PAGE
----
- Written by Gus Jones
- Category: Debates
- Published: 26 January 2012
Following four days in the Court of Session in Edinburgh It is likely to be some months before we can expect the judgement of Lord Glennie in the case challenging the Cairngorms National Park Authority (CNPA) over the 2010 local Plan for the National Park. The case challengess a number of allocations in the local plan adopted by the Cairngorms National Park Authority (CNPA). The grounds include that the CNPA failed to take reasonable account of damaging environmental impacts, in spite of legal obligations including the founding legislation for National Parks in Scotland. The case was brought by BSCG jointly with the fellow environmental groups the Cairngorms Campaign and the Scottish Campaign for National Parks. All parties appeared grateful that the judge allowed extra time on the last day avoiding the delays and added expense of extending the proceedings to a later date.
Sir Crispin Agnew QC pesented the case for BSCG and our co appellants. Douglas Armstrong QC presented the response for the Cairngorms National Parks Authority. The Convener for the National Park Authority described the CNPA as defending the case “robustly”. James Findlay QC represented three further respondents ( developers and landowning interests) each involved with sites where housing allocation in the local plan could be quashed by the court.
One outcome we are hoping for is that allocations for new built development will be quashed. The allocations raised in the case are at Nethybridge, Carrbridge, Kingussie and An Camas Mor. The largest of these is the An Camas Mor 1500 house new town proposal in the Cairngorms National Scenic Area across the River Spey from Aviemore.
Another outcome of the judgement could be to clarify important matters of legal principle of general public interest; such as giving timely and due weight to environmental concerns in the planning process. We have consistently maintained that to deliver conservation objectives requires timely and realistic assessment of the likely environmental implications of developments, applying the precautionary principle whenever appropriate. At a top tier site we look for standards of governance sufficient to ensure that serious concerns including ones related to species that are known to be globally threatened are taken properly into account.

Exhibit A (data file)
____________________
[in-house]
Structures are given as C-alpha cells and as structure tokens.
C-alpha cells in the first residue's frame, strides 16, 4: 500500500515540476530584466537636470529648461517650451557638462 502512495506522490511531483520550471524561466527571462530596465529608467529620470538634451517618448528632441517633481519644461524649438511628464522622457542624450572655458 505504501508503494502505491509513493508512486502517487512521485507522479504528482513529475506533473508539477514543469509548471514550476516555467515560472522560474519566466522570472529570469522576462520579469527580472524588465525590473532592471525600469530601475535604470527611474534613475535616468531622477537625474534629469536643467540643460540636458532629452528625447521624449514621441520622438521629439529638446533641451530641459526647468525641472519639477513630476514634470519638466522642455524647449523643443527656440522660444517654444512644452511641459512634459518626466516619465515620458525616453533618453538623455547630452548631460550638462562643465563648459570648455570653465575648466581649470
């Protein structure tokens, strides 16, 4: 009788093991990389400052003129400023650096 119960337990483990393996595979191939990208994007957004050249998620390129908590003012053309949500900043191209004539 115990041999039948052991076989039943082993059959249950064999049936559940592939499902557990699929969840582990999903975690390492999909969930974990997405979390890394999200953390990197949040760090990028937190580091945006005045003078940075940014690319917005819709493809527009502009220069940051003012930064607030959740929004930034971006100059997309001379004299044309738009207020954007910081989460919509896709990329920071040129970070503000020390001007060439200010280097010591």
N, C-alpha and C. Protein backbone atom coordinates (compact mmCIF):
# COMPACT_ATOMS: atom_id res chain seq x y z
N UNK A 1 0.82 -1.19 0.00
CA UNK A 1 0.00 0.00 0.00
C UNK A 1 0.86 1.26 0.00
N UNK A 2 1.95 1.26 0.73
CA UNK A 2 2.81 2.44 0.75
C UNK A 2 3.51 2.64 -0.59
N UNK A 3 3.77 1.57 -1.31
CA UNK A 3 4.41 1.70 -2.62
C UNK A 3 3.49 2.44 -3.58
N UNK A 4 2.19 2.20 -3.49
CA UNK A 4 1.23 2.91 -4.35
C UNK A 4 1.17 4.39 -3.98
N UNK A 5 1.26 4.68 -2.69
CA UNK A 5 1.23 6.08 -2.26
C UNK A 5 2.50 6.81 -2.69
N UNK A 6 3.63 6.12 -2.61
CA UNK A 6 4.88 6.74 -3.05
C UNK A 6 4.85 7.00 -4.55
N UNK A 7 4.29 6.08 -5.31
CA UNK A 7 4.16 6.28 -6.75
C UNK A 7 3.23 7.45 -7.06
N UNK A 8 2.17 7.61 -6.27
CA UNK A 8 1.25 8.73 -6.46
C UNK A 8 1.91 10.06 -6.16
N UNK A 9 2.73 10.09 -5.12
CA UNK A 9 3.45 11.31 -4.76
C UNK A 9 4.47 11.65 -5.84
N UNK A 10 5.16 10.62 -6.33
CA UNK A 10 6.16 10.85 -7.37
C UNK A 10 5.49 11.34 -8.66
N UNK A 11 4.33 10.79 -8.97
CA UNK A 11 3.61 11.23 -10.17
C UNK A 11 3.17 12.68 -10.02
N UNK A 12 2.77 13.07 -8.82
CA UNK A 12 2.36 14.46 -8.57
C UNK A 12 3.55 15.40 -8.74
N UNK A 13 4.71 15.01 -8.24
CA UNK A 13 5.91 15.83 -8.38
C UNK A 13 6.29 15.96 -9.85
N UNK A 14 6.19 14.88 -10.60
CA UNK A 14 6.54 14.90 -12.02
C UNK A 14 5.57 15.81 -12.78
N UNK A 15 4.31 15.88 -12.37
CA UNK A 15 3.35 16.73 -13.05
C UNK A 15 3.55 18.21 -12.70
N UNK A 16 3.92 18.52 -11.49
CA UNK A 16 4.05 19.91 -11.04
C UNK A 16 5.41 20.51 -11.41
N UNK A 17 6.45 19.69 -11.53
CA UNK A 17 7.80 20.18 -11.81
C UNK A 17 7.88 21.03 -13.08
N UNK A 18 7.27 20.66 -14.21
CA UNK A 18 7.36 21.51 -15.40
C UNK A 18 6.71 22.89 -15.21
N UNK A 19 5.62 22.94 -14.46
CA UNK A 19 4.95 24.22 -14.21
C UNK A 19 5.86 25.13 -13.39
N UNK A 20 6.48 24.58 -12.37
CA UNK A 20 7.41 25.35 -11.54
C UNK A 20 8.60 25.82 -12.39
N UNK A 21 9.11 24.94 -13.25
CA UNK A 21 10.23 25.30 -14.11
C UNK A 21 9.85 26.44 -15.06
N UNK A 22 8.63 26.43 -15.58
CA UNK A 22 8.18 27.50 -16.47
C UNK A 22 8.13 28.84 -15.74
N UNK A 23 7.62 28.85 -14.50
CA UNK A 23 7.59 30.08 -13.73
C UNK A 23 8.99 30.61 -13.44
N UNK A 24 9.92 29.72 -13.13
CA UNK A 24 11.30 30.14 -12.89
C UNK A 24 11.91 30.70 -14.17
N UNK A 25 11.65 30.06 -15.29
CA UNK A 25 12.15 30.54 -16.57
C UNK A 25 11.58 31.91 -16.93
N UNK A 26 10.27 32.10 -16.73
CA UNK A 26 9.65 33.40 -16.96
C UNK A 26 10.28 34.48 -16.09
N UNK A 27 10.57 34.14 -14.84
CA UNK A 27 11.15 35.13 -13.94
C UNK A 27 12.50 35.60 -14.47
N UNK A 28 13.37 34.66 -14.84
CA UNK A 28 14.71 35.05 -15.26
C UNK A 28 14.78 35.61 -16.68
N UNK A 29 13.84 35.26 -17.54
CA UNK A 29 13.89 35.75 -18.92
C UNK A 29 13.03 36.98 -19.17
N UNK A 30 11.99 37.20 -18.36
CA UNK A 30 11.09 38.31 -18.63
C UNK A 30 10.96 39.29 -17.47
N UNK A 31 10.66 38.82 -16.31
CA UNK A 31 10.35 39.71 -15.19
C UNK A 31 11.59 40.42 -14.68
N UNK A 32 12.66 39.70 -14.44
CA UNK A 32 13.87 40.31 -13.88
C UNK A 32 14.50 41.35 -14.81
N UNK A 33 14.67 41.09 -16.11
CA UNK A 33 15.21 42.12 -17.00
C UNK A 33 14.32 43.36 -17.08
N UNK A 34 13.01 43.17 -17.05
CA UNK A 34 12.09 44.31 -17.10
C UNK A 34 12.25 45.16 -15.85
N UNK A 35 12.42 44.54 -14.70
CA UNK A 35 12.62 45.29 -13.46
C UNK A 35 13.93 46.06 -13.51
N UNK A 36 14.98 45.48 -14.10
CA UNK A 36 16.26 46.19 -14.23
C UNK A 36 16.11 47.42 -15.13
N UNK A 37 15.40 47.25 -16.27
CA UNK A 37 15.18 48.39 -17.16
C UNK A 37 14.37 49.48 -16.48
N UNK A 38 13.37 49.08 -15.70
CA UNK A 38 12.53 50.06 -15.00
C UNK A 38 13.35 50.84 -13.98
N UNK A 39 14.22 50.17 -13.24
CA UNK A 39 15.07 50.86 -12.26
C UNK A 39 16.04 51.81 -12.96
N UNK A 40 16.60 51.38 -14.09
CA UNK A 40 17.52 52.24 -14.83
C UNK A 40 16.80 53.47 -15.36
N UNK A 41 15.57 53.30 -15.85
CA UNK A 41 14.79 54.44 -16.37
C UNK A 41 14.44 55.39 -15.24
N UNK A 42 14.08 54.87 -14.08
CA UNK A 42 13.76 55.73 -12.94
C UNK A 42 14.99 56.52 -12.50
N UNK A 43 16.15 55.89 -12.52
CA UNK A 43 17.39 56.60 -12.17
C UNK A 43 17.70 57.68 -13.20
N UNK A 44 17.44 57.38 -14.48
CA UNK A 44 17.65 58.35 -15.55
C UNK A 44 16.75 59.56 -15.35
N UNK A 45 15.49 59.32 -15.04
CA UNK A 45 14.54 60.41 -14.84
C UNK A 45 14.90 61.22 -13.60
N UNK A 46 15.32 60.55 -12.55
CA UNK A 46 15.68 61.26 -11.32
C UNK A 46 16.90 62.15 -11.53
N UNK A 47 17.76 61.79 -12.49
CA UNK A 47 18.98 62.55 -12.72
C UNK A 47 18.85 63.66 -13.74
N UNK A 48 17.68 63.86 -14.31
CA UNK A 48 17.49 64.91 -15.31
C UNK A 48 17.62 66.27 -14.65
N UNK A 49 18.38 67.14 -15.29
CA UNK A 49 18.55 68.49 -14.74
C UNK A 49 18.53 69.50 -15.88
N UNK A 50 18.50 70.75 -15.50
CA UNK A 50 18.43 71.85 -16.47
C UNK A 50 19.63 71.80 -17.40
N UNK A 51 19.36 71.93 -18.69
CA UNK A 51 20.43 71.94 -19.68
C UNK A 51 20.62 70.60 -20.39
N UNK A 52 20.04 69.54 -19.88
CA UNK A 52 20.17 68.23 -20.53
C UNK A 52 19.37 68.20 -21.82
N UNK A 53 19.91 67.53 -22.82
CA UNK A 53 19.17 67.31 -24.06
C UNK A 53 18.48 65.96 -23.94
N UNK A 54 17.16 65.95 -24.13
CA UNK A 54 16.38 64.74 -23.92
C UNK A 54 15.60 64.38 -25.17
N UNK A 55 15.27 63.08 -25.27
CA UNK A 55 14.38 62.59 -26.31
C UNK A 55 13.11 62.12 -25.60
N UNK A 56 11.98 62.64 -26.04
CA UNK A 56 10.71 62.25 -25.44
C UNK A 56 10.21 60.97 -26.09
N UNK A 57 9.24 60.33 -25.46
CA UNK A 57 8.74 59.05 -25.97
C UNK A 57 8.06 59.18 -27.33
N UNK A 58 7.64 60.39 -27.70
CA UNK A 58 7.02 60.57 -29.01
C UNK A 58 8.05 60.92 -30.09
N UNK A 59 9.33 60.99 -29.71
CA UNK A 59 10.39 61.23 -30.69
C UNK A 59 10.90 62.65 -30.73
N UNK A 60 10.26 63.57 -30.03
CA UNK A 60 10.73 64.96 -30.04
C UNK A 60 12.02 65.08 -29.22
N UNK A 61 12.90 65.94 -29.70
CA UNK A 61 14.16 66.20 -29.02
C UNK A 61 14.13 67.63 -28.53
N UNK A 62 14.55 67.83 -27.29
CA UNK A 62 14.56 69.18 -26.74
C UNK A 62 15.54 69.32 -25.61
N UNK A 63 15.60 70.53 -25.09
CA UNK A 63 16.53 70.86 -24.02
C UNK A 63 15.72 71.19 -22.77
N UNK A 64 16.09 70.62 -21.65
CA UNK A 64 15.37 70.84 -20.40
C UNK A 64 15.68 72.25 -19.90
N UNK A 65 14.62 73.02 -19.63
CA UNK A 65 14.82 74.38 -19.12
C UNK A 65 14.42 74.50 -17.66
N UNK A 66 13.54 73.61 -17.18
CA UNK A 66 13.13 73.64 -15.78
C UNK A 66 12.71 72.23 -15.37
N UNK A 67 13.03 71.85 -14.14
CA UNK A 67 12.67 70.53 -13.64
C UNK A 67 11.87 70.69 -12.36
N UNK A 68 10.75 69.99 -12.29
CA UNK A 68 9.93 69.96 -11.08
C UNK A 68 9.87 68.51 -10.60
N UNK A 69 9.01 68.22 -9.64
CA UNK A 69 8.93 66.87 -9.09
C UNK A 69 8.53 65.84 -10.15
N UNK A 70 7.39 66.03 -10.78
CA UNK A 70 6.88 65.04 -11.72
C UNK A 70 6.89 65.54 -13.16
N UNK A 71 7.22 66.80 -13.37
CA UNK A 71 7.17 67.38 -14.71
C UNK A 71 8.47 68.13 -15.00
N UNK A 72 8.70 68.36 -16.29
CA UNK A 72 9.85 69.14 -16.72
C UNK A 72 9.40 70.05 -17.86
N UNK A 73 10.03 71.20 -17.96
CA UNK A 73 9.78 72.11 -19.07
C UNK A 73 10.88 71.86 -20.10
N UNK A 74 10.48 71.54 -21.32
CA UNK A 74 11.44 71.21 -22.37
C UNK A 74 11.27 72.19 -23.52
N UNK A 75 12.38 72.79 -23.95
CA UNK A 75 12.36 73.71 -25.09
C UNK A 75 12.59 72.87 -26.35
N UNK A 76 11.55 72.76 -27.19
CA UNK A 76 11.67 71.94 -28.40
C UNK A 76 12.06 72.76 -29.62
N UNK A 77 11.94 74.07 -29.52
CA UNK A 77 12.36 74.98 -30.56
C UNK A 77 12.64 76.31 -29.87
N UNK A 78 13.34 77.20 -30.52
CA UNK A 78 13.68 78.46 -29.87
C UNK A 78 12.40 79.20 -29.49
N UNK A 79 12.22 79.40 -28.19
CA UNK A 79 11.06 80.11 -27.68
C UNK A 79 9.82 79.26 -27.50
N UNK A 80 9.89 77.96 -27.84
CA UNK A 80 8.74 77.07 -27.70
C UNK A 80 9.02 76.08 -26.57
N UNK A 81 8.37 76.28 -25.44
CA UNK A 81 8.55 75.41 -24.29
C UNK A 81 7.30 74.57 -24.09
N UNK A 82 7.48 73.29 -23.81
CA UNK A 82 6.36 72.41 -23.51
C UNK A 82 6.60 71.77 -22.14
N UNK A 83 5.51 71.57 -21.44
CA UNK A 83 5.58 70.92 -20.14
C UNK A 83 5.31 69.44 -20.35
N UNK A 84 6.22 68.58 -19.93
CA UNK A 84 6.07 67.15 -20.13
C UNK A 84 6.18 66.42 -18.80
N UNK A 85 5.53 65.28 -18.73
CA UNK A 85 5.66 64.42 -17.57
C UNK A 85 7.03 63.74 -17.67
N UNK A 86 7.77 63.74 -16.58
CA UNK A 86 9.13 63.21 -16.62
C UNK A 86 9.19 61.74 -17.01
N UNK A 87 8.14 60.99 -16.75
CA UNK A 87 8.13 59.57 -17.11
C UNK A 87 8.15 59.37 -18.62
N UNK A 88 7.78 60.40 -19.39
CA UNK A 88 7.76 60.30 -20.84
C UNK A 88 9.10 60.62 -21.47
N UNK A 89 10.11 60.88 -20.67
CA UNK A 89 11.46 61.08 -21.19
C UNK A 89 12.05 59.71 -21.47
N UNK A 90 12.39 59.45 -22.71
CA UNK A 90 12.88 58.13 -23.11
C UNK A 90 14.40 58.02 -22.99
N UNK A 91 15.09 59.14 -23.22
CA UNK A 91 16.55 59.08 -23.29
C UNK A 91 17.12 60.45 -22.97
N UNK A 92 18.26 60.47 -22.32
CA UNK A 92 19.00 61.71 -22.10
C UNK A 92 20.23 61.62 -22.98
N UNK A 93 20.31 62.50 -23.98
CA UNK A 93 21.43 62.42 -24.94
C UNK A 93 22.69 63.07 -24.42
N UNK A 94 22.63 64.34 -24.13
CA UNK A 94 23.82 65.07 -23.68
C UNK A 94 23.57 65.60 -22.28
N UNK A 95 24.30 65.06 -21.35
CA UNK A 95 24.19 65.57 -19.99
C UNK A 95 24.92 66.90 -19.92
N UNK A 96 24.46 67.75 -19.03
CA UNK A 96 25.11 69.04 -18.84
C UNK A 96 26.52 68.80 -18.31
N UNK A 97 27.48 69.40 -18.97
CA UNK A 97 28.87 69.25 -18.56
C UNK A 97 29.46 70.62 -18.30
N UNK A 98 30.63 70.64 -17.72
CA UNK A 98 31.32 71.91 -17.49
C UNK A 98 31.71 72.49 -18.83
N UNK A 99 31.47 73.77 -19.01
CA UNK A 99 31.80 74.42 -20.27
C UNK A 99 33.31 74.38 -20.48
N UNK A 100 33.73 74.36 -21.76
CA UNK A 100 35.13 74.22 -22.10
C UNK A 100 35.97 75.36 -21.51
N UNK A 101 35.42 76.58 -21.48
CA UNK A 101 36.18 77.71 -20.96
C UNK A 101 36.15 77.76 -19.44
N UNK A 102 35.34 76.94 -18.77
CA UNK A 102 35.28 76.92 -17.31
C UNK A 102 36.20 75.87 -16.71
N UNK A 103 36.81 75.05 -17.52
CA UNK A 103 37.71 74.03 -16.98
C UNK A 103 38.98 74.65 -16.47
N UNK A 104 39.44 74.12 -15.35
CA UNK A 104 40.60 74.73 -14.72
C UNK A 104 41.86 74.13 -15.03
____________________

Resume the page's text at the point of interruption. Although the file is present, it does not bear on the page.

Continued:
On the final day of the case the court discussed the possibility of a future hearing to deal with some matters that may require to be resolved depending on the findings of the Court.
In what can be viewed as a David and Goliath struggle we have been deeply heartened by the breadth of public support that we continue to receive. Without the generosity of literally hundreds of people and a number of organisations we would have been unable to take our case to court.
Needless to say BSCG and our co appellants consider our grievances amply merit the intense high level legal scrutiny to which they have now been subjected. We now hope the judgement when it comes will deliver positively for the environment conservation and the future of the Cairngorms area that is deservedly so special and dear to the hearts of so many.